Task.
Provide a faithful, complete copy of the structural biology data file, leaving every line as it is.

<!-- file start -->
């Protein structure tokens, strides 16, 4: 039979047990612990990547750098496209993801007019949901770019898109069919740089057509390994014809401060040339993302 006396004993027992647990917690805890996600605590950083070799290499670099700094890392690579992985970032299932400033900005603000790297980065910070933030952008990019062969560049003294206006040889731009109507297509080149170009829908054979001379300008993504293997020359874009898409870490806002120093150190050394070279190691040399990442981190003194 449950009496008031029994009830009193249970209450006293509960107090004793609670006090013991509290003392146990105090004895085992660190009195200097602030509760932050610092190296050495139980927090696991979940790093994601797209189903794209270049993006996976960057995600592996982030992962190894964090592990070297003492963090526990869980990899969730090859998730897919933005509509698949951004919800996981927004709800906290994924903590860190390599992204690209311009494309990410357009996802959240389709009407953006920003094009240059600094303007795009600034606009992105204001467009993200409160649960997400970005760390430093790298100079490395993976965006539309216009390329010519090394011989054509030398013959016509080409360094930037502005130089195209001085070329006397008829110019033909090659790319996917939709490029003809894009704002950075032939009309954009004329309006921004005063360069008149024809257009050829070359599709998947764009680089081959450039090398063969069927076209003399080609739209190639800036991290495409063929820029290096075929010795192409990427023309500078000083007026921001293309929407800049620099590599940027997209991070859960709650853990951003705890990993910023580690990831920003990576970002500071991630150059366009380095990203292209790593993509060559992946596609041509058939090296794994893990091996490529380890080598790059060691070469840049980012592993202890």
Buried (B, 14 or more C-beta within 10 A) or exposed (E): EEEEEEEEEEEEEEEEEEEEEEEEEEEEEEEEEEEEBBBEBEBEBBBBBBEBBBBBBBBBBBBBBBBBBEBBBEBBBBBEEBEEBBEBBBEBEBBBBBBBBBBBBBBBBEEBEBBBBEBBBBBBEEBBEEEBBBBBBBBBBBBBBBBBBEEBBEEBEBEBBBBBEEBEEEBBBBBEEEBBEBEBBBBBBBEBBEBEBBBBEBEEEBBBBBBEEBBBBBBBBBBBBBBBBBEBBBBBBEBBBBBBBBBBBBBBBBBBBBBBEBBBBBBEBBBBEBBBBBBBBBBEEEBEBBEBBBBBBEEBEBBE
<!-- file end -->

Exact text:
């Protein structure tokens, strides 16, 4: 039979047990612990990547750098496209993801007019949901770019898109069919740089057509390994014809401060040339993302 006396004993027992647990917690805890996600605590950083070799290499670099700094890392690579992985970032299932400033900005603000790297980065910070933030952008990019062969560049003294206006040889731009109507297509080149170009829908054979001379300008993504293997020359874009898409870490806002120093150190050394070279190691040399990442981190003194 449950009496008031029994009830009193249970209450006293509960107090004793609670006090013991509290003392146990105090004895085992660190009195200097602030509760932050610092190296050495139980927090696991979940790093994601797209189903794209270049993006996976960057995600592996982030992962190894964090592990070297003492963090526990869980990899969730090859998730897919933005509509698949951004919800996981927004709800906290994924903590860190390599992204690209311009494309990410357009996802959240389709009407953006920003094009240059600094303007795009600034606009992105204001467009993200409160649960997400970005760390430093790298100079490395993976965006539309216009390329010519090394011989054509030398013959016509080409360094930037502005130089195209001085070329006397008829110019033909090659790319996917939709490029003809894009704002950075032939009309954009004329309006921004005063360069008149024809257009050829070359599709998947764009680089081959450039090398063969069927076209003399080609739209190639800036991290495409063929820029290096075929010795192409990427023309500078000083007026921001293309929407800049620099590599940027997209991070859960709650853990951003705890990993910023580690990831920003990576970002500071991630150059366009380095990203292209790593993509060559992946596609041509058939090296794994893990091996490529380890080598790059060691070469840049980012592993202890």
Buried (B, 14 or more C-beta within 10 A) or exposed (E): EEEEEEEEEEEEEEEEEEEEEEEEEEEEEEEEEEEEBBBEBEBEBBBBBBEBBBBBBBBBBBBBBBBBBEBBBEBBBBBEEBEEBBEBBBEBEBBBBBBBBBBBBBBBBEEBEBBBBEBBBBBBEEBBEEEBBBBBBBBBBBBBBBBBBEEBBEEBEBEBBBBBEEBEEEBBBBBEEEBBEBEBBBBBBBEBBEBEBBBBEBEEEBBBBBBEEBBBBBBBBBBBBBBBBBEBBBBBBEBBBBBBBBBBBBBBBBBBBBBBEBBBBBBEBBBBEBBBBBBBBBBEEEBEBBEBBBBBBEEBEBBE